Late last week I was walking though Brooklyn Heights on my way to meet a friend for lunch when I saw that the gates of the First Unitarian Congregational Society Church were open. I love to visit the many places of worship here in New York City, which depending on the era might have been built by Italian craftsmen who came through Ellis Island or were centers of Abolition during the Civil War Era. No, not all of them have such a dramatic provenance but one gets the idea. I had never been in the First Unitarian before, though I had walked past it dozens of times. The neo-gothic structure dates to 1844 and carries the years well.
I was only there for all of five minutes when, heading toward the door, I noticed a Great War marker on the wall in the vestibule. Of course I took a few pictures to research and submit to the World War 1 Memorial Inventory Project. The plaque itself was nothing out of the ordinary, nor would one expect it to be. With simple dignity it marked the contributions of those from the the congregation who served in war from 1917-18. A few of them made the ultimate sacrifice. I could not find too much information about when the plaque was dedicated. The church leader though turned out to be an interesting individual.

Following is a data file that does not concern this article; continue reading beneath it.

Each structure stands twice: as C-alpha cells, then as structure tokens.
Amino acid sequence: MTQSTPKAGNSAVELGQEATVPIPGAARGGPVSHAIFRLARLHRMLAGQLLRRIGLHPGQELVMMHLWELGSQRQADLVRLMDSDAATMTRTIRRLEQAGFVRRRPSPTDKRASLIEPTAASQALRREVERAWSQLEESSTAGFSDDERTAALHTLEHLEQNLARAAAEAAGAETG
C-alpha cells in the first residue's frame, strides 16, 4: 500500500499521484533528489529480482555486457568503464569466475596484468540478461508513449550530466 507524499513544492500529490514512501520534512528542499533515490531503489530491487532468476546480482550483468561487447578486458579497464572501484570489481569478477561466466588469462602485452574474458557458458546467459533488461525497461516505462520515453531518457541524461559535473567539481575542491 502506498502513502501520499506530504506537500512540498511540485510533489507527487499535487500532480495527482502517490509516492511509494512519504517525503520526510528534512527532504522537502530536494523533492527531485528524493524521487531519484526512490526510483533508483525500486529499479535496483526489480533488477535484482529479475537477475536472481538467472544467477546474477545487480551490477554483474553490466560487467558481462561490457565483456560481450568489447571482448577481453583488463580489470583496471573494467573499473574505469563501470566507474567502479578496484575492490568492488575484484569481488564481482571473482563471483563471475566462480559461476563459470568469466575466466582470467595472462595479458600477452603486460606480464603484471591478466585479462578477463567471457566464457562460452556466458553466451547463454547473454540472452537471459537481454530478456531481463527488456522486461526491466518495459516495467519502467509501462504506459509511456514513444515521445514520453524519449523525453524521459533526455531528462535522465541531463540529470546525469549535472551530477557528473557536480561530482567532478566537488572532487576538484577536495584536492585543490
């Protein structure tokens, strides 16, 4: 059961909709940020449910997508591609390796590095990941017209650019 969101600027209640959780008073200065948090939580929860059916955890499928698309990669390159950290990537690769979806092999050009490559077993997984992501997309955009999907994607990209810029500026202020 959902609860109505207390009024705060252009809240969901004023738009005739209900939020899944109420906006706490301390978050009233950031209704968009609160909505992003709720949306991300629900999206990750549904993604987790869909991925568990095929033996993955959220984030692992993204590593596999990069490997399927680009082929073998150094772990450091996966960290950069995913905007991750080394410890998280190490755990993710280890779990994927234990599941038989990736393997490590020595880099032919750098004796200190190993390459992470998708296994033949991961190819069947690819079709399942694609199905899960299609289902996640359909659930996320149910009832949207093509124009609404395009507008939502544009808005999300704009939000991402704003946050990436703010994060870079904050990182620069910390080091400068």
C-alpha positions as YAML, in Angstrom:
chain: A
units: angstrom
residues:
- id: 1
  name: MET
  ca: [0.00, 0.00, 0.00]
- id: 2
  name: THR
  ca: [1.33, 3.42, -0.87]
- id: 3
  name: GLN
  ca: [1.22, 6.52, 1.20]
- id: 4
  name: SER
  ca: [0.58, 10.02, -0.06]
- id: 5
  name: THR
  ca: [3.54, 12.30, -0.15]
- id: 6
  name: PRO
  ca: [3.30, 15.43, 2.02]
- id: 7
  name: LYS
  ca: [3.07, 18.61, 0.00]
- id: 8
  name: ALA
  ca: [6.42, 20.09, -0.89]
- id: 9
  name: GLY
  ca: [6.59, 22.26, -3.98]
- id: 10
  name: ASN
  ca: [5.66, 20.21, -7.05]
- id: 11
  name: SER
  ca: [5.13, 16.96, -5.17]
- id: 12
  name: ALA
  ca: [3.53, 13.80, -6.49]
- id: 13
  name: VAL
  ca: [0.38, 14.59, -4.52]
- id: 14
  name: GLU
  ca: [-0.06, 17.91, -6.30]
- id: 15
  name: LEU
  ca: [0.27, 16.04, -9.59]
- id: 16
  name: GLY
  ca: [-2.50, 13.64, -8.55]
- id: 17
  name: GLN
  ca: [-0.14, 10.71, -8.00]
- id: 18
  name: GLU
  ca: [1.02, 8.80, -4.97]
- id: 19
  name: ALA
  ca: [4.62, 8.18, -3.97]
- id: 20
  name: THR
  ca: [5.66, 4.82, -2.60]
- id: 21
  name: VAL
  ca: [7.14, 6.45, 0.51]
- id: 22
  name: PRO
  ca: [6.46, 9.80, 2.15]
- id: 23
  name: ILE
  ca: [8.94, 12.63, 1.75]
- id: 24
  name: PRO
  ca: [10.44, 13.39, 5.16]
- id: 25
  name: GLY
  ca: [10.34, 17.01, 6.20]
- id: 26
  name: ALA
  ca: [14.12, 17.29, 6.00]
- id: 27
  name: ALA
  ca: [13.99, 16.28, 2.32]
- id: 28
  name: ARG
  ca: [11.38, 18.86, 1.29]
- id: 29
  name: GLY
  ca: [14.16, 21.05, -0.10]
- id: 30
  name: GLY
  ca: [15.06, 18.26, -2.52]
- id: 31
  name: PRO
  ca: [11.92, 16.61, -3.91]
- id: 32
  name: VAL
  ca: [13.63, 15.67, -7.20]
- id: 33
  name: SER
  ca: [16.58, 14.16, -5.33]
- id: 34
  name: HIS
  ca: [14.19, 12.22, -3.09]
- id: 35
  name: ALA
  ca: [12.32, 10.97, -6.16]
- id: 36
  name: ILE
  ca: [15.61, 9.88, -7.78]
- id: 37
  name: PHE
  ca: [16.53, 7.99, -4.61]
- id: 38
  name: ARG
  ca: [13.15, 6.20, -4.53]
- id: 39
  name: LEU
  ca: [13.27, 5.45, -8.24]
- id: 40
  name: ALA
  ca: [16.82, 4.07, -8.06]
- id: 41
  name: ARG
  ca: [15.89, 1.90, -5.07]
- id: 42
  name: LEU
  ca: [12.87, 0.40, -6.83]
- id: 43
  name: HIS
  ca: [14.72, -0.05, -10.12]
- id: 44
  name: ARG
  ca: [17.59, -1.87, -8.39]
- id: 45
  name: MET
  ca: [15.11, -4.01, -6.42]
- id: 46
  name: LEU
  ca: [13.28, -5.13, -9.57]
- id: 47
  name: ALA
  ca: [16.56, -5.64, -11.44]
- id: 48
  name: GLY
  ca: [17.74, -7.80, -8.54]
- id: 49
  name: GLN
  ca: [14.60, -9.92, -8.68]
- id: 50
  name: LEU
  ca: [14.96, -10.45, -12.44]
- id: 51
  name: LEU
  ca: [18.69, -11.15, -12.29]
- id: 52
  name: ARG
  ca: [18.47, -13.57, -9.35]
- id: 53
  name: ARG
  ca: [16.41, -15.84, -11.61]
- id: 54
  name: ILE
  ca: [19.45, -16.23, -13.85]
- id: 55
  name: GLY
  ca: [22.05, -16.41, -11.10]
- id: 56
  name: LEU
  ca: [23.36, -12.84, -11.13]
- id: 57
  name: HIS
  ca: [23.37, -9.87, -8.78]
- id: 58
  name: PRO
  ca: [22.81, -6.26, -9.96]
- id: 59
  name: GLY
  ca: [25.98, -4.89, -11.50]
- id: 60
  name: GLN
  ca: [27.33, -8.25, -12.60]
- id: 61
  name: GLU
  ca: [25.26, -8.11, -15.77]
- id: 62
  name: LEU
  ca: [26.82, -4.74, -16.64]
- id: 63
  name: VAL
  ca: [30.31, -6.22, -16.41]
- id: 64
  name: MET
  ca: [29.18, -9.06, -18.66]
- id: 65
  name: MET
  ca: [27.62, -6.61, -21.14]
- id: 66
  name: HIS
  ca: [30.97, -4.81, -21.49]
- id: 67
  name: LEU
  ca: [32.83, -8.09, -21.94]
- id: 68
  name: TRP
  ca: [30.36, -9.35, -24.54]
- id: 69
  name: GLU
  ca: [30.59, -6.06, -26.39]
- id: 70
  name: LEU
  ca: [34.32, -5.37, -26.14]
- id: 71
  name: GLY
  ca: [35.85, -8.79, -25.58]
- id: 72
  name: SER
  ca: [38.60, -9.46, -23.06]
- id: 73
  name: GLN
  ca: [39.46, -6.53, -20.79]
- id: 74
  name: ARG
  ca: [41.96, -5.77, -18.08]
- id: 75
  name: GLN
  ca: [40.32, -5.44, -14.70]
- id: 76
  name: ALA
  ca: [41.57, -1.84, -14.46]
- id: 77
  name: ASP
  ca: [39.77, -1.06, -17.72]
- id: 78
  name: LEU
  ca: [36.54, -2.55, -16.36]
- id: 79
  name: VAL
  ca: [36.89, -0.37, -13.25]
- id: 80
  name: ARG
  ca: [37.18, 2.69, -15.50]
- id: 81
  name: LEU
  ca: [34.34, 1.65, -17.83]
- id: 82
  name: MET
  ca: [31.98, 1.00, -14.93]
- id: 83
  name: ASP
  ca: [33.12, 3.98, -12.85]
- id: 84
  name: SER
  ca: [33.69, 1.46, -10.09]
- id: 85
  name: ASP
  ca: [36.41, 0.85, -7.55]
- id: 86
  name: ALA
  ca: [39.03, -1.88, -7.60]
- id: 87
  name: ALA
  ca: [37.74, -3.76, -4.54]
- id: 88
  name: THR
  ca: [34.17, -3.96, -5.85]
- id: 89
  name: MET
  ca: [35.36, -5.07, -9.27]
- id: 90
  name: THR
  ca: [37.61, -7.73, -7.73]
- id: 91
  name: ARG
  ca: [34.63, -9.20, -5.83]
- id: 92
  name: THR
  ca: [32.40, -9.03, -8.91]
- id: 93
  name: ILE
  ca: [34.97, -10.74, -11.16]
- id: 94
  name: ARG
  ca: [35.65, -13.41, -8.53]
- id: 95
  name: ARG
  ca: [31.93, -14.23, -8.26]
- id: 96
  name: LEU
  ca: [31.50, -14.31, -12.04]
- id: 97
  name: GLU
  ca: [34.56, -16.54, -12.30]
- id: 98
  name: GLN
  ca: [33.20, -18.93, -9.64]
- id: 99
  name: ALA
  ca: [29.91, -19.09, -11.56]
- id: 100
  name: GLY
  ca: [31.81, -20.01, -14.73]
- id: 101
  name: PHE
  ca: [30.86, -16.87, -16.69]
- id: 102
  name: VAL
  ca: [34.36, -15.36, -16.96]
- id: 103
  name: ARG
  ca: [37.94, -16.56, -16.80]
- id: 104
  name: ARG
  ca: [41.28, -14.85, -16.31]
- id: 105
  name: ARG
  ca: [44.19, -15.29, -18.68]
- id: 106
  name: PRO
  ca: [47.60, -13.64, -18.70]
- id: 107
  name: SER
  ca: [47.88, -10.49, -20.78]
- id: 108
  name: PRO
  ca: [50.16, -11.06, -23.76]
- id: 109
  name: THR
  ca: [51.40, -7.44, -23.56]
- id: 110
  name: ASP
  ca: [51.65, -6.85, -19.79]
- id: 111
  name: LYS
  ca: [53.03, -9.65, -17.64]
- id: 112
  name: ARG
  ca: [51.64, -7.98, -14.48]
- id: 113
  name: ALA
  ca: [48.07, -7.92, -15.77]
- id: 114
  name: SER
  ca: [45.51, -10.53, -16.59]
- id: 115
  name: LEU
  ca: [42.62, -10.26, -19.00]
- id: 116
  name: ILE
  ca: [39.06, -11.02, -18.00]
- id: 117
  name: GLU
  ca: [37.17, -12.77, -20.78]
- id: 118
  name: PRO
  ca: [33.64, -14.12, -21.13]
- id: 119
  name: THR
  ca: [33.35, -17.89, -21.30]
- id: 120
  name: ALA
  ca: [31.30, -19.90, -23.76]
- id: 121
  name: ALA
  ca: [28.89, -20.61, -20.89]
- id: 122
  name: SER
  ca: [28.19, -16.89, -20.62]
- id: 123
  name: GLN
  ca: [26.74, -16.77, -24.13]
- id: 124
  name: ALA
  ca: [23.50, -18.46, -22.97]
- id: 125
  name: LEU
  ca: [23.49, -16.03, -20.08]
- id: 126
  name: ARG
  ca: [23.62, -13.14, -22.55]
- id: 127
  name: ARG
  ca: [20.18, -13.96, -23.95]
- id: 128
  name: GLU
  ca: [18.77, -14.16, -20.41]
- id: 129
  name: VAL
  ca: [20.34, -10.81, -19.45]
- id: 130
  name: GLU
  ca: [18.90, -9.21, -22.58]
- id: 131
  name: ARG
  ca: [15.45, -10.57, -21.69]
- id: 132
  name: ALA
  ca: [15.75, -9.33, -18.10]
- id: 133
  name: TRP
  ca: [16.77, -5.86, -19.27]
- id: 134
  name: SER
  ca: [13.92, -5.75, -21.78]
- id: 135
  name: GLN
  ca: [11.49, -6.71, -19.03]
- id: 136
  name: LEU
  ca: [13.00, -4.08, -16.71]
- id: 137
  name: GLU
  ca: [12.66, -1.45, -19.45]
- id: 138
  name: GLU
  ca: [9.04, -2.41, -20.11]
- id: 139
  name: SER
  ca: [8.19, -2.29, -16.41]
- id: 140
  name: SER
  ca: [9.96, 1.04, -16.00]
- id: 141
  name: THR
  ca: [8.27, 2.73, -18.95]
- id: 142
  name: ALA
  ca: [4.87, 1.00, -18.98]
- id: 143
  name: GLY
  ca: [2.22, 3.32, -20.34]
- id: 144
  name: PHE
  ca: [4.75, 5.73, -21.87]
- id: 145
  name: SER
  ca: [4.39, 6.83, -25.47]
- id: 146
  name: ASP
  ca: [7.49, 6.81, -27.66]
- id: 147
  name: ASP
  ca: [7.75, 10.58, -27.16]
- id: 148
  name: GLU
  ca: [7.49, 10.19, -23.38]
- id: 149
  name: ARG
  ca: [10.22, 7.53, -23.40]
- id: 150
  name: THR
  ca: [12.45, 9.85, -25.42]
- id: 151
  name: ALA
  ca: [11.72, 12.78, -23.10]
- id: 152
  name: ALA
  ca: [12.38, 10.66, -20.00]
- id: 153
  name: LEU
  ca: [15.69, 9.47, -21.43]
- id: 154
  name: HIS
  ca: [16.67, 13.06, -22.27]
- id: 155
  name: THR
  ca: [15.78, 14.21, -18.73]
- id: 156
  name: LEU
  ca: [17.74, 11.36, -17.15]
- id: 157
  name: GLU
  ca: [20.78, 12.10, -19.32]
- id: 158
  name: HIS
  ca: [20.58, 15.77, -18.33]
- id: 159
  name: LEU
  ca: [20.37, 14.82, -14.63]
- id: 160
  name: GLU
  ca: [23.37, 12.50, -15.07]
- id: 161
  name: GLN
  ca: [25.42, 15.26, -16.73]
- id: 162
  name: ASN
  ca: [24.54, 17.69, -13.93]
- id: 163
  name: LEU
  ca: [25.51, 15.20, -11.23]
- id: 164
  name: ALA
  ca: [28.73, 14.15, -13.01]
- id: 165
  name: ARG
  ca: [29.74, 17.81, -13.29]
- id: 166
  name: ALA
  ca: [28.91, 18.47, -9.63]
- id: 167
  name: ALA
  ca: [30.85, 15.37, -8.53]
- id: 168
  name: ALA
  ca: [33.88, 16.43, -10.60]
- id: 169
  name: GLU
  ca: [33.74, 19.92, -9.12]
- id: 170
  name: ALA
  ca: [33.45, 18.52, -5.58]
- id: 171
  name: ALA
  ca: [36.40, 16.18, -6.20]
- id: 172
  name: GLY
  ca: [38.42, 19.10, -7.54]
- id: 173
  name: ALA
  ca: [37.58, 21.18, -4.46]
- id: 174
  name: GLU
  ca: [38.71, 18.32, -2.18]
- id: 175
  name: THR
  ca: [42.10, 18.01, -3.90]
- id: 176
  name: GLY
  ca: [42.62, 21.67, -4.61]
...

The Reverend Dr. John Howland Lathrop led the First Unitarian from 1911-57. He was against American involvement in the war but when it came in April 1917 he made his own contribution: Lathrop helped bring the Red Cross into the United States Navy. When that initial work was done he led the Red Cross’s WW1 initiative within the Third Naval District. That jurisdiction covered most of the Northeast. He was successful in these endeavors and continued a life of public service until his retirement in the late 1950s. A lot of that work involved cleaning up the mess in Europe that resulted from the chaos and destruction of the Great War.
I intend t do a little more with Lathrop in the coming months. A little digging revealed that his papers are at the Brooklyn Historical Society, which is across the street from the church that he served for nearly half a century.